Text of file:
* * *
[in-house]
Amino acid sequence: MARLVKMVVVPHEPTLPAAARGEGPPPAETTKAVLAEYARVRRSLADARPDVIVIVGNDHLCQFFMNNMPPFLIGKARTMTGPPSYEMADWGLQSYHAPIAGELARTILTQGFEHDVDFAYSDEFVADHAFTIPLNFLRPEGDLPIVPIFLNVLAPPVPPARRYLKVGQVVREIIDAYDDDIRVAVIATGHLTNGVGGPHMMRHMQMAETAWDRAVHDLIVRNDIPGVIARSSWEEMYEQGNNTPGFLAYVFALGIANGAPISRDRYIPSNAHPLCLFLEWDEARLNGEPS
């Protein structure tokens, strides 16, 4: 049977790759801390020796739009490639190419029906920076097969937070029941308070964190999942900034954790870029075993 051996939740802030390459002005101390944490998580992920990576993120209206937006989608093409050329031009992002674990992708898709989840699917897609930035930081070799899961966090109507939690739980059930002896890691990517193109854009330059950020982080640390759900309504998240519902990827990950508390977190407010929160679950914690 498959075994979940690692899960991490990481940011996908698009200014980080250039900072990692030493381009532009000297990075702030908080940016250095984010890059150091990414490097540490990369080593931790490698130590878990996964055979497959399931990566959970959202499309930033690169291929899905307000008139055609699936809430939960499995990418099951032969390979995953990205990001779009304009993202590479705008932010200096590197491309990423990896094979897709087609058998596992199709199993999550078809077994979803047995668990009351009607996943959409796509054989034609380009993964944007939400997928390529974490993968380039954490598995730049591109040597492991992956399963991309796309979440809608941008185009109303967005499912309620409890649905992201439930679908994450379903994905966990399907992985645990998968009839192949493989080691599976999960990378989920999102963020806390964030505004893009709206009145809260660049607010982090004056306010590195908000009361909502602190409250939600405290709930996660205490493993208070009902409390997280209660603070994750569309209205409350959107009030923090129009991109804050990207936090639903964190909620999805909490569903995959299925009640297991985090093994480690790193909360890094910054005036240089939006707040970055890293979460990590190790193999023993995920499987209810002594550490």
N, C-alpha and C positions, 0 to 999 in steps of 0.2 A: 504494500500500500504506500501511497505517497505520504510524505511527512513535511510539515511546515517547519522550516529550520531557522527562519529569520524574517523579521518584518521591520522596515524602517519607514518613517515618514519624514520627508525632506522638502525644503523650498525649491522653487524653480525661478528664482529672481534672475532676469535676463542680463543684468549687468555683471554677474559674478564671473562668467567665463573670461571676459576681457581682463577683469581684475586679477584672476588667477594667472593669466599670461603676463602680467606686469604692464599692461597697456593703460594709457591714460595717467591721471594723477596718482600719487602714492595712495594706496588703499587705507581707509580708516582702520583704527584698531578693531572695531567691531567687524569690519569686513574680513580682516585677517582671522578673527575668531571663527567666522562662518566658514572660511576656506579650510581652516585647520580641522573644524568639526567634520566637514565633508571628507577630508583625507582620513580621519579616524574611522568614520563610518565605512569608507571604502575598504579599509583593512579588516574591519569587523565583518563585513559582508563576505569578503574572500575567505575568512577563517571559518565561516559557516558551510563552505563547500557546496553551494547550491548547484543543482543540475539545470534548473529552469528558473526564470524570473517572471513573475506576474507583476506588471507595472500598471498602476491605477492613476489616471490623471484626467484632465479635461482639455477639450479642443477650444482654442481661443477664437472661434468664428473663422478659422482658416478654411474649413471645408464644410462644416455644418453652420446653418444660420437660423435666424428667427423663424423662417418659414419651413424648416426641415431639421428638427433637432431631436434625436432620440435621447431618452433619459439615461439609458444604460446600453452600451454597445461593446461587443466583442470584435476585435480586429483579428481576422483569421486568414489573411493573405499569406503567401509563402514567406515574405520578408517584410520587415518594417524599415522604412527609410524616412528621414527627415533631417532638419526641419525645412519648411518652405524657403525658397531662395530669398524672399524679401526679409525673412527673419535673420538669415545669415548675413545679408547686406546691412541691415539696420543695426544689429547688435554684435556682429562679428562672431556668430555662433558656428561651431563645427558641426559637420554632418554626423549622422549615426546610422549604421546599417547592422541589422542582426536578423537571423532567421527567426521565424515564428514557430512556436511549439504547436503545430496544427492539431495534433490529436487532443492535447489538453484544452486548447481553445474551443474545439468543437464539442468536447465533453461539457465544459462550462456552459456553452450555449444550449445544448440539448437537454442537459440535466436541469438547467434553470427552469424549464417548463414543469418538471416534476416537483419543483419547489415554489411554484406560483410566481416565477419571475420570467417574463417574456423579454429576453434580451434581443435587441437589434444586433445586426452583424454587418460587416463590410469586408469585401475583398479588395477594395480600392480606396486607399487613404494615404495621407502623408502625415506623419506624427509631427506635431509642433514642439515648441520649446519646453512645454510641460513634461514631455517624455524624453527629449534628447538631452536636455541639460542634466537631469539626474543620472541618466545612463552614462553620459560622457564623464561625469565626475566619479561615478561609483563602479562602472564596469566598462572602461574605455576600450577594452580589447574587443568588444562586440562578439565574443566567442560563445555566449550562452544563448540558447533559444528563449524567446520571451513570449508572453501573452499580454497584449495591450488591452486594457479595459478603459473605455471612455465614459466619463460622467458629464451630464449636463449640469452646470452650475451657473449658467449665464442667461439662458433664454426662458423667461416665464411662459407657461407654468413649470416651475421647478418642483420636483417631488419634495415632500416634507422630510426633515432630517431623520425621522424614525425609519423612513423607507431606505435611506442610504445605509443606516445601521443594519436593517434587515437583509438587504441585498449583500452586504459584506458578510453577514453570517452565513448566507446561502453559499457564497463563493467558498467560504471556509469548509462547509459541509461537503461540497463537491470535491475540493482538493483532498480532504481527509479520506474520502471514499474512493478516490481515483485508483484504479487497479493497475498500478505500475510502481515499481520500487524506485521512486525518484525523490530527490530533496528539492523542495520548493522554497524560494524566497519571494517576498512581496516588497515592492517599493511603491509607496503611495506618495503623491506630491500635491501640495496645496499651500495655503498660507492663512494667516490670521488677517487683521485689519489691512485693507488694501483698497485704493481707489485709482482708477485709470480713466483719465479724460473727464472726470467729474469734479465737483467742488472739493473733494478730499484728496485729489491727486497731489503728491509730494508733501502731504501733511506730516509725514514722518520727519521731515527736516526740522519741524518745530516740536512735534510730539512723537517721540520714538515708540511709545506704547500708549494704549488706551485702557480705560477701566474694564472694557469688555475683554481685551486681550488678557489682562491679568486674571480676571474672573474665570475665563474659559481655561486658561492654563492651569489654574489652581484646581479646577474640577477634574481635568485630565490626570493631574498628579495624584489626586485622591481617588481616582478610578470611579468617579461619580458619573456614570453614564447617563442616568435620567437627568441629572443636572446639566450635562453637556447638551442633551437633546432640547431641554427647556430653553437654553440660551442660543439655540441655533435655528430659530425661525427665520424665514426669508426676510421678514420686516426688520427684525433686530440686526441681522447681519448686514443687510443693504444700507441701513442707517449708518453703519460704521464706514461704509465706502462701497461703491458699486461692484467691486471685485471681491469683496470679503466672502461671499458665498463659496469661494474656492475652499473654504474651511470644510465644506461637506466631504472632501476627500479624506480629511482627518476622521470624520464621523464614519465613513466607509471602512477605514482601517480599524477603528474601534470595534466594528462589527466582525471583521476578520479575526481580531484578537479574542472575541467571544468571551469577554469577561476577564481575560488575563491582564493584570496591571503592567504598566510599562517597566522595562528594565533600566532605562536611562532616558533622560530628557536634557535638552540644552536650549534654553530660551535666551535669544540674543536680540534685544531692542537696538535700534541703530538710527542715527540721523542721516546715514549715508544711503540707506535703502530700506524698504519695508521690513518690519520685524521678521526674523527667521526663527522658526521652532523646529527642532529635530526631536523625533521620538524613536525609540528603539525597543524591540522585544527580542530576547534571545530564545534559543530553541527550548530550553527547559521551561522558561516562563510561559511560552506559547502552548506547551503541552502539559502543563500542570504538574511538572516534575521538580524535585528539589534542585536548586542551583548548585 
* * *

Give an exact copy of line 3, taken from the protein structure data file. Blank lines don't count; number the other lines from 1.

């Protein structure tokens, strides 16, 4: 049977790759801390020796739009490639190419029906920076097969937070029941308070964190999942900034954790870029075993 051996939740802030390459002005101390944490998580992920990576993120209206937006989608093409050329031009992002674990992708898709989840699917897609930035930081070799899961966090109507939690739980059930002896890691990517193109854009330059950020982080640390759900309504998240519902990827990950508390977190407010929160679950914690 498959075994979940690692899960991490990481940011996908698009200014980080250039900072990692030493381009532009000297990075702030908080940016250095984010890059150091990414490097540490990369080593931790490698130590878990996964055979497959399931990566959970959202499309930033690169291929899905307000008139055609699936809430939960499995990418099951032969390979995953990205990001779009304009993202590479705008932010200096590197491309990423990896094979897709087609058998596992199709199993999550078809077994979803047995668990009351009607996943959409796509054989034609380009993964944007939400997928390529974490993968380039954490598995730049591109040597492991992956399963991309796309979440809608941008185009109303967005499912309620409890649905992201439930679908994450379903994905966990399907992985645990998968009839192949493989080691599976999960990378989920999102963020806390964030505004893009709206009145809260660049607010982090004056306010590195908000009361909502602190409250939600405290709930996660205490493993208070009902409390997280209660603070994750569309209205409350959107009030923090129009991109804050990207936090639903964190909620999805909490569903995959299925009640297991985090093994480690790193909360890094910054005036240089939006707040970055890293979460990590190790193999023993995920499987209810002594550490």